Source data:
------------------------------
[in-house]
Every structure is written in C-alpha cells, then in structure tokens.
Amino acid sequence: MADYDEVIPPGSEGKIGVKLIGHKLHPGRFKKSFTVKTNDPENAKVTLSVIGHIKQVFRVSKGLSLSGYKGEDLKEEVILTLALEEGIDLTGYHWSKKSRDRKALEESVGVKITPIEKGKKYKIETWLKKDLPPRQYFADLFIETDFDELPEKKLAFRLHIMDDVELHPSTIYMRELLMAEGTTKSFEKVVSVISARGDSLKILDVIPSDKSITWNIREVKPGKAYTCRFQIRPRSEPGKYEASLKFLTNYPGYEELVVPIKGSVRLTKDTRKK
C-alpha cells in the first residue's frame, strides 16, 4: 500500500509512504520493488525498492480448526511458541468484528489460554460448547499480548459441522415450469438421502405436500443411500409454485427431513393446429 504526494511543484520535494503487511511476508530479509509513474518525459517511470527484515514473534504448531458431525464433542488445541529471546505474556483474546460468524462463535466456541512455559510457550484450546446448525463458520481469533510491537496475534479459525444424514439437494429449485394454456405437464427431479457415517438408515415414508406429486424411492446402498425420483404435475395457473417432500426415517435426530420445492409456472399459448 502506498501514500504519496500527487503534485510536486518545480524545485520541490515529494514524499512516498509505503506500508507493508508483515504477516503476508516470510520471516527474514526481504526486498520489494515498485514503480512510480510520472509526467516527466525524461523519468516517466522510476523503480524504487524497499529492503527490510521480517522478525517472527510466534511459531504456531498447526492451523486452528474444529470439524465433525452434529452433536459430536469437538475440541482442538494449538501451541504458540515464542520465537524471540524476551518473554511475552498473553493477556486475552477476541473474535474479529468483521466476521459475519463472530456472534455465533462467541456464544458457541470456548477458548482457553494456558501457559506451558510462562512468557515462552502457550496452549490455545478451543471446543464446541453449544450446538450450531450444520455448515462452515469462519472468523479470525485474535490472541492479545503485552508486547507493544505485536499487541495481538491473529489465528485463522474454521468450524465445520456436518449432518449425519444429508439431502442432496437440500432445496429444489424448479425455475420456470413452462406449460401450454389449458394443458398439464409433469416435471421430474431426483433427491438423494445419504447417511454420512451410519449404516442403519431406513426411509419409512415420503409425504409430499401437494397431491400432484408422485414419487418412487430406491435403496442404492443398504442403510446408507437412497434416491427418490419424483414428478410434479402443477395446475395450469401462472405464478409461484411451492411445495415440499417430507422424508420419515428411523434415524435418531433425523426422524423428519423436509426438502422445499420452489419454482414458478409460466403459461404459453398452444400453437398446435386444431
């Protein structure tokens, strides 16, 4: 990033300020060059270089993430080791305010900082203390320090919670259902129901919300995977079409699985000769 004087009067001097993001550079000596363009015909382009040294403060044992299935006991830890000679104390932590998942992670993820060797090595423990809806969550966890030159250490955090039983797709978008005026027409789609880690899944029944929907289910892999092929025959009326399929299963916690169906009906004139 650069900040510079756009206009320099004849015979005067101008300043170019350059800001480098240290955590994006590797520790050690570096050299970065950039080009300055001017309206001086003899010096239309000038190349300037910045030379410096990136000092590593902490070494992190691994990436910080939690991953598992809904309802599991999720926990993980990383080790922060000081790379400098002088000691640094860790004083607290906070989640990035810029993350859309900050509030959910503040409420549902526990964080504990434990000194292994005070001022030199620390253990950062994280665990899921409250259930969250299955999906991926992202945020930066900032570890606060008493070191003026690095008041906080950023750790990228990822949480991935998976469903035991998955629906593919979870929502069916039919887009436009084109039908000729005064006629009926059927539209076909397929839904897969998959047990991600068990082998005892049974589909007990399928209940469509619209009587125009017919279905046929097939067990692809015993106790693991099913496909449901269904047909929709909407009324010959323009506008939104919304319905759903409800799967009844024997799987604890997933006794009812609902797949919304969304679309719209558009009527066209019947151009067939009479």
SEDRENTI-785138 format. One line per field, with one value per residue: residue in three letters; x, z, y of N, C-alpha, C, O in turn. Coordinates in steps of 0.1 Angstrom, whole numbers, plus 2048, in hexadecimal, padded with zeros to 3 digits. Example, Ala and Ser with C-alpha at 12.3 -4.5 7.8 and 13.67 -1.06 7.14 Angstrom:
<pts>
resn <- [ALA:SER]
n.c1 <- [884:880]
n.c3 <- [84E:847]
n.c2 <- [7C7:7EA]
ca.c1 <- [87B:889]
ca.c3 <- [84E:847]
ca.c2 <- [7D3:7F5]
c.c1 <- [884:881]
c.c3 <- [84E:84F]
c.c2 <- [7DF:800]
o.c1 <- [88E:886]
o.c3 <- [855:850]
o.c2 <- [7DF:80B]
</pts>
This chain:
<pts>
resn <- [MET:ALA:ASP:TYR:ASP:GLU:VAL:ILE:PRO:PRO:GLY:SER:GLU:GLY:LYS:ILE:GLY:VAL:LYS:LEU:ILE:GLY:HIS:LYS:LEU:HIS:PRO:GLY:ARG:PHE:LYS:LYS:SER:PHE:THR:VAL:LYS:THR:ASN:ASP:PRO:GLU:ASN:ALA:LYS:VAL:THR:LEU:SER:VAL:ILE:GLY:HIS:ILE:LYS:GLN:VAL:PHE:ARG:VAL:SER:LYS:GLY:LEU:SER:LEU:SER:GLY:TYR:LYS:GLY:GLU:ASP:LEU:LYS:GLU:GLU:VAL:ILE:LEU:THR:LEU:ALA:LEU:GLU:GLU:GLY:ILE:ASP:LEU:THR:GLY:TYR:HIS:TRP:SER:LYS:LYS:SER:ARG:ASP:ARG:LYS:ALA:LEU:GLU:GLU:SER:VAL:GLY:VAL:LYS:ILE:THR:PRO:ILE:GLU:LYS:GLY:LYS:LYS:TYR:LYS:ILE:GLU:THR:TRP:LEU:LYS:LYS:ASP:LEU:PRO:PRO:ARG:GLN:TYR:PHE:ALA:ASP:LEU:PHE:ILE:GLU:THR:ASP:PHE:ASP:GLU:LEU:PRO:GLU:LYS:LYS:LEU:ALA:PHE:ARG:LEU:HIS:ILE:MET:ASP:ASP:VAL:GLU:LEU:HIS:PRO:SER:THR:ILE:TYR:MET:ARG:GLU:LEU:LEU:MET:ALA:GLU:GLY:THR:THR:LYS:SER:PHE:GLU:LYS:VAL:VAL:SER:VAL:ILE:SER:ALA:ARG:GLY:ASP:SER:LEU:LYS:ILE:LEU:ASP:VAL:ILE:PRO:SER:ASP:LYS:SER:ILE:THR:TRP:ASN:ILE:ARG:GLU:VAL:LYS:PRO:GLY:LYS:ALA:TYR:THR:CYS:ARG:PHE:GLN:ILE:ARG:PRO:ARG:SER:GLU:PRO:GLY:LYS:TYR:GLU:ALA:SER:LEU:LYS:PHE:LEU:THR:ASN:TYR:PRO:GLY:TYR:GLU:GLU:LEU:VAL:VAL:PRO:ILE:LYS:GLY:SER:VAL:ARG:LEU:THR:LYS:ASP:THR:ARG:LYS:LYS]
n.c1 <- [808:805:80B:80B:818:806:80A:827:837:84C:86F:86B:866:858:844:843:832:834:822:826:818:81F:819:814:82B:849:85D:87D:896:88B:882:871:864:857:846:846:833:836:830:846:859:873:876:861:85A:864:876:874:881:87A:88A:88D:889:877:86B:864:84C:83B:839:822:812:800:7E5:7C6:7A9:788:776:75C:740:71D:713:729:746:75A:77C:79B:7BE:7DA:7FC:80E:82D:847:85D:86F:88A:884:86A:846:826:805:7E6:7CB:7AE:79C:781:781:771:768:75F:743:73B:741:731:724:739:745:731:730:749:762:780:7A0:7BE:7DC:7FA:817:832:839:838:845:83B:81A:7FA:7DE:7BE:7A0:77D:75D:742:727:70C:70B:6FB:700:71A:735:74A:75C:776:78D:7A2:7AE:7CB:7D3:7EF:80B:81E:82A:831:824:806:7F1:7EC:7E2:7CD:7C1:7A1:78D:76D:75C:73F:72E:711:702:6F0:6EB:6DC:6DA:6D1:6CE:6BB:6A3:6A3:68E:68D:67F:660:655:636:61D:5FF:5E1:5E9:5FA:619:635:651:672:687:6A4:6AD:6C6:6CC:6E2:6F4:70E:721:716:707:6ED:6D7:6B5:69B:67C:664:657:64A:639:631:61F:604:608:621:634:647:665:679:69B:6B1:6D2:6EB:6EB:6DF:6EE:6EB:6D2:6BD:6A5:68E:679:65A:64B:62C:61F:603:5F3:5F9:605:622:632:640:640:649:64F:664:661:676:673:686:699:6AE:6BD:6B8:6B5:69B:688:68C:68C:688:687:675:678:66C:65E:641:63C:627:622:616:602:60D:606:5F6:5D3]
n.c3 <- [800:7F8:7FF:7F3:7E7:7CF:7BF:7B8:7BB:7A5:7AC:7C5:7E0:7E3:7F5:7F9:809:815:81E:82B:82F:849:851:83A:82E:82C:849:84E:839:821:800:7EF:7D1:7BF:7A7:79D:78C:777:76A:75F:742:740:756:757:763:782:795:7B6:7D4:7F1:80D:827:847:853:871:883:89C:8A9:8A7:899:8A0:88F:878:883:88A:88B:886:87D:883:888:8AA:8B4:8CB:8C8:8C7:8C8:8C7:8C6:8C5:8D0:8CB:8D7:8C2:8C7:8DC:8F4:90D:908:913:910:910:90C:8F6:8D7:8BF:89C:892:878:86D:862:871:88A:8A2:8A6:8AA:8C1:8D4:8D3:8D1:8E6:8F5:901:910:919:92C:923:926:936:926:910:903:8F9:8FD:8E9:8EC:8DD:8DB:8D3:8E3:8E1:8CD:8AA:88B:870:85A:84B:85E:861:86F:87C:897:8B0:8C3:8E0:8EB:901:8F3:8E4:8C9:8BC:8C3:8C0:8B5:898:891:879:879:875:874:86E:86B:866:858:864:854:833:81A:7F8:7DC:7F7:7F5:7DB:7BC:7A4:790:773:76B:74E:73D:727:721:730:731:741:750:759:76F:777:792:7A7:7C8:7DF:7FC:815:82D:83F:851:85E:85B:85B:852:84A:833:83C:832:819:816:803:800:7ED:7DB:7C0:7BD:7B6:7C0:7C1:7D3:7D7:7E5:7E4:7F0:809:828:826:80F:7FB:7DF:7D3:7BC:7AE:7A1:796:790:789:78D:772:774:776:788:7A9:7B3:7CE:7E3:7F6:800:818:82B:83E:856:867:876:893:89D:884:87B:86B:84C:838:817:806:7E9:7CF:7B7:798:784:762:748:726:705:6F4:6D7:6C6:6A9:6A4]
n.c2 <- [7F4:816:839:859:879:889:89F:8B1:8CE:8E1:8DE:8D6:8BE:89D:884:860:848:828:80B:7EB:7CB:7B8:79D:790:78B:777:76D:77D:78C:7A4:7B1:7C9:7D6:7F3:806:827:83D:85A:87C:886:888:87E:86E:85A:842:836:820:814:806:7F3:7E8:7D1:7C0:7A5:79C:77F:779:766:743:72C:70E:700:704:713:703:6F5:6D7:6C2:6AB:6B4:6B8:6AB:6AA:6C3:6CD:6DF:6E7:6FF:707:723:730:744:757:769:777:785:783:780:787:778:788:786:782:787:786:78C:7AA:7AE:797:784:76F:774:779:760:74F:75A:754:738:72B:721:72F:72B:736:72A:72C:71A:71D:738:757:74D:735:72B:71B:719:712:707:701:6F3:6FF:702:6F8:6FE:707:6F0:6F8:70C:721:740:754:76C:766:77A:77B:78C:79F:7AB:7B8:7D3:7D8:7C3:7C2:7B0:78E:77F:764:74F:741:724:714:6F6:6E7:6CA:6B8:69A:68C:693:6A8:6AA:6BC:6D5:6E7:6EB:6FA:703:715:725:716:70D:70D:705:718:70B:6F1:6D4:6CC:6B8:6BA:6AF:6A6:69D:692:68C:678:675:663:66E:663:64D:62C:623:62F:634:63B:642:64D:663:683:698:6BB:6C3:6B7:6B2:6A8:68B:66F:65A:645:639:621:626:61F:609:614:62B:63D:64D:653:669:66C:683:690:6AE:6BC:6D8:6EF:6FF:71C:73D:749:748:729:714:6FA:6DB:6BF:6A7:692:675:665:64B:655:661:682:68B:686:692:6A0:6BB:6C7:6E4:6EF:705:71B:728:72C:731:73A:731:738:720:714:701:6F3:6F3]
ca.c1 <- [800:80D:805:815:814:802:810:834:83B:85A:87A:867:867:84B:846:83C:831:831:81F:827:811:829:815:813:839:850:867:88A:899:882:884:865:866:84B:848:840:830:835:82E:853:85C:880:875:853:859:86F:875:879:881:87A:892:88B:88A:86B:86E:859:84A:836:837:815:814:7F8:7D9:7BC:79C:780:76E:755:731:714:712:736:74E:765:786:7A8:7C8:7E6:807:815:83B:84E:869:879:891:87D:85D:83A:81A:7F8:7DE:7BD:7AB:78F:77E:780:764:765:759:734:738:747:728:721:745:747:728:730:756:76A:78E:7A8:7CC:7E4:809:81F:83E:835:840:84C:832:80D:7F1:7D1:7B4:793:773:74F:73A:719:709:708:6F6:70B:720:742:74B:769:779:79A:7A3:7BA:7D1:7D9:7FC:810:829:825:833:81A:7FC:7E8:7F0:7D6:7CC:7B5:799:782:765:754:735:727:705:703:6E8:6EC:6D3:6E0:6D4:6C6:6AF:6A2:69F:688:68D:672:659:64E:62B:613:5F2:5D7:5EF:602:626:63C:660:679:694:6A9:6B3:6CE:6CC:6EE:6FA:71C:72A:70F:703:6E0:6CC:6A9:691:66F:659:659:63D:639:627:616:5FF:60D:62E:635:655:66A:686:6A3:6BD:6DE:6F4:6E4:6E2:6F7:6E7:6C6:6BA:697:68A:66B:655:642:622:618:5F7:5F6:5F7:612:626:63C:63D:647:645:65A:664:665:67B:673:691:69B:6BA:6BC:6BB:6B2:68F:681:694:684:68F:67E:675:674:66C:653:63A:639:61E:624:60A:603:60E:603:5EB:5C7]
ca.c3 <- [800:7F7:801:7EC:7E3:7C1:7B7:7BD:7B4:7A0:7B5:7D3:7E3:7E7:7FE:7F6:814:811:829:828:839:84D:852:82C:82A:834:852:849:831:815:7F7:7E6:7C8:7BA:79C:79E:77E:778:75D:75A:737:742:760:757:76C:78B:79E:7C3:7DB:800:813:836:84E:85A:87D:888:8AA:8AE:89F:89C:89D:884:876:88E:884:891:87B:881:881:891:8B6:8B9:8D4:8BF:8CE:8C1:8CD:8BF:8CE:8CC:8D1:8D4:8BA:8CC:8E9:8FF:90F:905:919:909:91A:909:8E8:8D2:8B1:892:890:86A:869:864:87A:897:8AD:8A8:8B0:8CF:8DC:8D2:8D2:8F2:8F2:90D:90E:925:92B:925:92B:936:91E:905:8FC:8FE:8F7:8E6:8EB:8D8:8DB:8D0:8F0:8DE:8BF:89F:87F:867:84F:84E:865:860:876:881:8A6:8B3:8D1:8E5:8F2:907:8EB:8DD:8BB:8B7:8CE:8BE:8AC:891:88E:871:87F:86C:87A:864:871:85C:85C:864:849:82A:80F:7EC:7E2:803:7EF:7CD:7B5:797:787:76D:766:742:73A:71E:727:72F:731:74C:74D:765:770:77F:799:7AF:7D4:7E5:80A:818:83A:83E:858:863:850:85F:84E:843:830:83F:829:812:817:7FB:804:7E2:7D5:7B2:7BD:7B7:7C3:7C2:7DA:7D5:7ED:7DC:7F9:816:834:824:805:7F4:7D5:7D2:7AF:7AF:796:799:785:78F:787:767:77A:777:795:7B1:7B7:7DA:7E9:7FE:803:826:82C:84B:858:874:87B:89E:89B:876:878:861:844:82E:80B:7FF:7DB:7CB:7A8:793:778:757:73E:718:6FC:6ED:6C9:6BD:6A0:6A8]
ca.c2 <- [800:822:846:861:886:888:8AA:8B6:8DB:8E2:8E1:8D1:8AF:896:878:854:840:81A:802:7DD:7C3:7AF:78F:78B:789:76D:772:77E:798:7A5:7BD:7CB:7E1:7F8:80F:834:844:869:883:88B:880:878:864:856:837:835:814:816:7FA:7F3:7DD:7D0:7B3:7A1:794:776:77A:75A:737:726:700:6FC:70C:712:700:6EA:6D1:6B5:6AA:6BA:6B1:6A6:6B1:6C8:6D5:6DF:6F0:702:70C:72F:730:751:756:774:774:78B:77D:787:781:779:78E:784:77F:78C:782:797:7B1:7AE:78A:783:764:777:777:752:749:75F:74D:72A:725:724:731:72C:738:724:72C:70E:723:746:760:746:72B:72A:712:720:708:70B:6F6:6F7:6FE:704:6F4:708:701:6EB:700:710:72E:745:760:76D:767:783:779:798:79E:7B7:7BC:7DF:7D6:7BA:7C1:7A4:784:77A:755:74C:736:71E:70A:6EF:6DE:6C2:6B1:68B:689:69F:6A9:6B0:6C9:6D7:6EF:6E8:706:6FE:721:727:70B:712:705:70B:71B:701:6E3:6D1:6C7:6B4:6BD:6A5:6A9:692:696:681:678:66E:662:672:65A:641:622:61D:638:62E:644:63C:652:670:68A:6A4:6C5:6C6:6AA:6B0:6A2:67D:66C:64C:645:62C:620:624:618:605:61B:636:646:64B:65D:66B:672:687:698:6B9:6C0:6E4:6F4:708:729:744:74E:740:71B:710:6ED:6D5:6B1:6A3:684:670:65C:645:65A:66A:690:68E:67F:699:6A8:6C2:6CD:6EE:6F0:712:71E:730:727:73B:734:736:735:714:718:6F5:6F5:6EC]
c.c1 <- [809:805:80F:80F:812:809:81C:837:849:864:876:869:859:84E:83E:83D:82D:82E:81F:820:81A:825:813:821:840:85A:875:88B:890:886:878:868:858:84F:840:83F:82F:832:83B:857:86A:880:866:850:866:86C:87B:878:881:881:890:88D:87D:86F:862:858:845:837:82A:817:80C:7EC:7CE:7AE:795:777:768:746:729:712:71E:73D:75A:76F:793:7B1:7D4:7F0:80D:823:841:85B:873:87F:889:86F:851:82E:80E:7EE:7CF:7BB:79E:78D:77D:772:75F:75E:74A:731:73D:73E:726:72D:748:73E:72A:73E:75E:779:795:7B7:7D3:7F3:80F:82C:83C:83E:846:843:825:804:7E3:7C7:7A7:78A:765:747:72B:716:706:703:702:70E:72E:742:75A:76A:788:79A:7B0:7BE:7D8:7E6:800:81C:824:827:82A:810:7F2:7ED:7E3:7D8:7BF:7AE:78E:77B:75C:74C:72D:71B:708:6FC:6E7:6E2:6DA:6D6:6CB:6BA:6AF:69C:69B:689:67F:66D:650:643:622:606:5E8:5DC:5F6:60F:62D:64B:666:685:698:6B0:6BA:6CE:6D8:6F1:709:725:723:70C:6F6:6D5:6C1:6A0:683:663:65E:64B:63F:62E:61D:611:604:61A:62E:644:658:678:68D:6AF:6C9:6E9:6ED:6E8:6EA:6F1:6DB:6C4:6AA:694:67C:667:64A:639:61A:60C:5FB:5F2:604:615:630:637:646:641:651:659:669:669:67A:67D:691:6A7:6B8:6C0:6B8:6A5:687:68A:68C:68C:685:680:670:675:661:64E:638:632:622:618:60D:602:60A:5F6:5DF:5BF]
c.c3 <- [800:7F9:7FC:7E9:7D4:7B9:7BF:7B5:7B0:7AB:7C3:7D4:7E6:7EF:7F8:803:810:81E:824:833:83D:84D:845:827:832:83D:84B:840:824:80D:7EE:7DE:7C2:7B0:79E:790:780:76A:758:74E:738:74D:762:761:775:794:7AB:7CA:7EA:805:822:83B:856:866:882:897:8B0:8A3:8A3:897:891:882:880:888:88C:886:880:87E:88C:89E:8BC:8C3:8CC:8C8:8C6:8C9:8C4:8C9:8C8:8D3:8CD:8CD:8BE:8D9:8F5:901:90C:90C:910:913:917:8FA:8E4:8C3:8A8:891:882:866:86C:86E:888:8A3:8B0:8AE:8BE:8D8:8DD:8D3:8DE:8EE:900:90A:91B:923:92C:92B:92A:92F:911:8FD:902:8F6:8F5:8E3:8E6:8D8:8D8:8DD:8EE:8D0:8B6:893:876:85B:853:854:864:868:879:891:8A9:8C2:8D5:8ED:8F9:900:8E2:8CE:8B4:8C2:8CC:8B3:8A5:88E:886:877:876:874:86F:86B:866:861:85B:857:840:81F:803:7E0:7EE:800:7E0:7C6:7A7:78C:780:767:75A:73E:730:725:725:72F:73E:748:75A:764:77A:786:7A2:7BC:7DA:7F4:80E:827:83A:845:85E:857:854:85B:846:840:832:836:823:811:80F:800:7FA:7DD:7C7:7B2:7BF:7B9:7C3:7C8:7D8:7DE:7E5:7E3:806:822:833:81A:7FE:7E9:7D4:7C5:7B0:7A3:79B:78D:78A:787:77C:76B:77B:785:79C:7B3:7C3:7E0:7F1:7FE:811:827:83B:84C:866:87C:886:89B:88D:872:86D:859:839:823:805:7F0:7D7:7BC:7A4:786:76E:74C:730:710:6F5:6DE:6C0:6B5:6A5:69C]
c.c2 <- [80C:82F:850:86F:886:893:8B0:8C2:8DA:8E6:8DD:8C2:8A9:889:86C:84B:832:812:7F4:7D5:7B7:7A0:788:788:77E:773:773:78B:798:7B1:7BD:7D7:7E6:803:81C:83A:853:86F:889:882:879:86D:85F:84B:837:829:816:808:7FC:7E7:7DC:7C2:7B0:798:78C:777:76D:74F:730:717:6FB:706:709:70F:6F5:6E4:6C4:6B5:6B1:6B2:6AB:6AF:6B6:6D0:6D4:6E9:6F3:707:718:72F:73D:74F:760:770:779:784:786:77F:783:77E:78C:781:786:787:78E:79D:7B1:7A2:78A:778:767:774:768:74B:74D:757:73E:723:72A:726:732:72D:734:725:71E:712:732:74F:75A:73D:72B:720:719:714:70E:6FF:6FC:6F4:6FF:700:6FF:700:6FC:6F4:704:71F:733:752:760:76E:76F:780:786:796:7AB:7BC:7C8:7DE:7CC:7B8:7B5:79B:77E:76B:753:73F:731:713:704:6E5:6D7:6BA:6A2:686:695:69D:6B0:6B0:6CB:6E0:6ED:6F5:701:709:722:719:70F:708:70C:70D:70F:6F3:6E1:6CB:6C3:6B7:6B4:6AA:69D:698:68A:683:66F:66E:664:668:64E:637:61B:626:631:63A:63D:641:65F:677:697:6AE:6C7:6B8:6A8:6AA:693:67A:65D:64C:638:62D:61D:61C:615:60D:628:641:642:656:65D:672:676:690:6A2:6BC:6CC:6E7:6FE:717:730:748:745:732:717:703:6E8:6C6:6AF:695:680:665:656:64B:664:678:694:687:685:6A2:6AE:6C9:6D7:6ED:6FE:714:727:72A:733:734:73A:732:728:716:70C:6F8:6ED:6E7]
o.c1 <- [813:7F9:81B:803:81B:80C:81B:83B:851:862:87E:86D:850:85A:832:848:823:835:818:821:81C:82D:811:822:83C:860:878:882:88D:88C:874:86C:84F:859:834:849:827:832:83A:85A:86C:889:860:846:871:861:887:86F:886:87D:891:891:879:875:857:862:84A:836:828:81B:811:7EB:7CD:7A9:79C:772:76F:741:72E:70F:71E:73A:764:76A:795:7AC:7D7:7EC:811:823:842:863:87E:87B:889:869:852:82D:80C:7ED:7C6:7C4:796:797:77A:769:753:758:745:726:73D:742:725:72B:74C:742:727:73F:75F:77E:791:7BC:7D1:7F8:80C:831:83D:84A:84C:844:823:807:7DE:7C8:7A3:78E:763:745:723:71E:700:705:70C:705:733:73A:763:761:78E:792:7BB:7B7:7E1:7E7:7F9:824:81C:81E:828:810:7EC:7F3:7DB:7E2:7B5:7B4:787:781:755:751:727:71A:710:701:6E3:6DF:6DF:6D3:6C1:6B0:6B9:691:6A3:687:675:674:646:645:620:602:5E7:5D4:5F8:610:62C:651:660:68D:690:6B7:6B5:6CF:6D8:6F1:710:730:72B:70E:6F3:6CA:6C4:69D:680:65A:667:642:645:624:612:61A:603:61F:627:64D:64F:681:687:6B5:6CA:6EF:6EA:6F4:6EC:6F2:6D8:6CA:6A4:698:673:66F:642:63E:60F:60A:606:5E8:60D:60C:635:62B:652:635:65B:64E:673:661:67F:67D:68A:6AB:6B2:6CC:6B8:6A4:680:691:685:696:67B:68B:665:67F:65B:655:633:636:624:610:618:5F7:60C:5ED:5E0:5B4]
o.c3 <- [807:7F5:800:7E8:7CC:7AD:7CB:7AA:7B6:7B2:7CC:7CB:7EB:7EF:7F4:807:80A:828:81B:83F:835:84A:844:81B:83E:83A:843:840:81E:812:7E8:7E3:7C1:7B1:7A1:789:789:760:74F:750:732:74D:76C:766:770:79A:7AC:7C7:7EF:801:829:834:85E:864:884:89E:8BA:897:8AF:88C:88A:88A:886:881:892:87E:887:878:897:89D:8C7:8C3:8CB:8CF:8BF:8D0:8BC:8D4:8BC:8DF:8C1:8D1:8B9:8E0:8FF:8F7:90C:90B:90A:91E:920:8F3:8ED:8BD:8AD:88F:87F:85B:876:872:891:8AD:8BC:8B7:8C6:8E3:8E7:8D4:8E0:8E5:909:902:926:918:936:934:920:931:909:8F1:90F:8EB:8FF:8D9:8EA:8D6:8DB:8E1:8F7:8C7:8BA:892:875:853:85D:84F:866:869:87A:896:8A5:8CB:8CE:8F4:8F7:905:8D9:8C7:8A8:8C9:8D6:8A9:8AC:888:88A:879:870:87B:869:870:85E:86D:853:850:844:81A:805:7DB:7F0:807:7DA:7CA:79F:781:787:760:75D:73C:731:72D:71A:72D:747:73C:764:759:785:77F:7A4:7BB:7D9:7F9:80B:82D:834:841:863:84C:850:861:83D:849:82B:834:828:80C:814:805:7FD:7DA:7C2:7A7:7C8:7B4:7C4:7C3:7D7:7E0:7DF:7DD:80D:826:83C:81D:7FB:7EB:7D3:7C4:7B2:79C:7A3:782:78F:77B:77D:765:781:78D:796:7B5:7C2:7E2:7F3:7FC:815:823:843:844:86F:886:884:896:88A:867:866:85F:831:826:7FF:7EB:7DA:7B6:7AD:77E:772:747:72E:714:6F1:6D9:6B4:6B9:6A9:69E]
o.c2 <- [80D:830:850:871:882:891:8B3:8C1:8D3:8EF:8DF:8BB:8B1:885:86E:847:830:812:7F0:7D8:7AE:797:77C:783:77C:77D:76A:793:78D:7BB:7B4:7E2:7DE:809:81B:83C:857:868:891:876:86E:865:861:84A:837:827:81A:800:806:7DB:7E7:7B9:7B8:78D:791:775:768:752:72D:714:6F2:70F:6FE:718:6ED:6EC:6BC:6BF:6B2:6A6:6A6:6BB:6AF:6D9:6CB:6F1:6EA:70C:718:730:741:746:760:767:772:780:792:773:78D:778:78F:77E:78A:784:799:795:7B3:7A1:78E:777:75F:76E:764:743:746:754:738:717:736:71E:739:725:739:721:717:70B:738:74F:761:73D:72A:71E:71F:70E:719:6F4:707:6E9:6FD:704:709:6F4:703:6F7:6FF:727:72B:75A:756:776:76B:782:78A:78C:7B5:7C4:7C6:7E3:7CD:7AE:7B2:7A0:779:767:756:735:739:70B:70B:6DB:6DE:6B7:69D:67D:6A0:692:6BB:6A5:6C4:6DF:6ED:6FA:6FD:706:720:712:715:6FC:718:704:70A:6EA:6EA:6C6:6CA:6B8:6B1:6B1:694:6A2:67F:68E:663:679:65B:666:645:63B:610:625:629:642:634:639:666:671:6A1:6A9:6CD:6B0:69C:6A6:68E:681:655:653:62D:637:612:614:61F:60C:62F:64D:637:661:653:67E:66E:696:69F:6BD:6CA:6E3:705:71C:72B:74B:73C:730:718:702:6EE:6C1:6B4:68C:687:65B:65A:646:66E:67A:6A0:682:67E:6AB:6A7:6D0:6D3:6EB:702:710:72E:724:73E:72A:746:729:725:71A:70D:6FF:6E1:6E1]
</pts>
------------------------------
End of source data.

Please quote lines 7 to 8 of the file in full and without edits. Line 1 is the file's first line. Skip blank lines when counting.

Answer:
<pts>
resn <- [ALA:SER]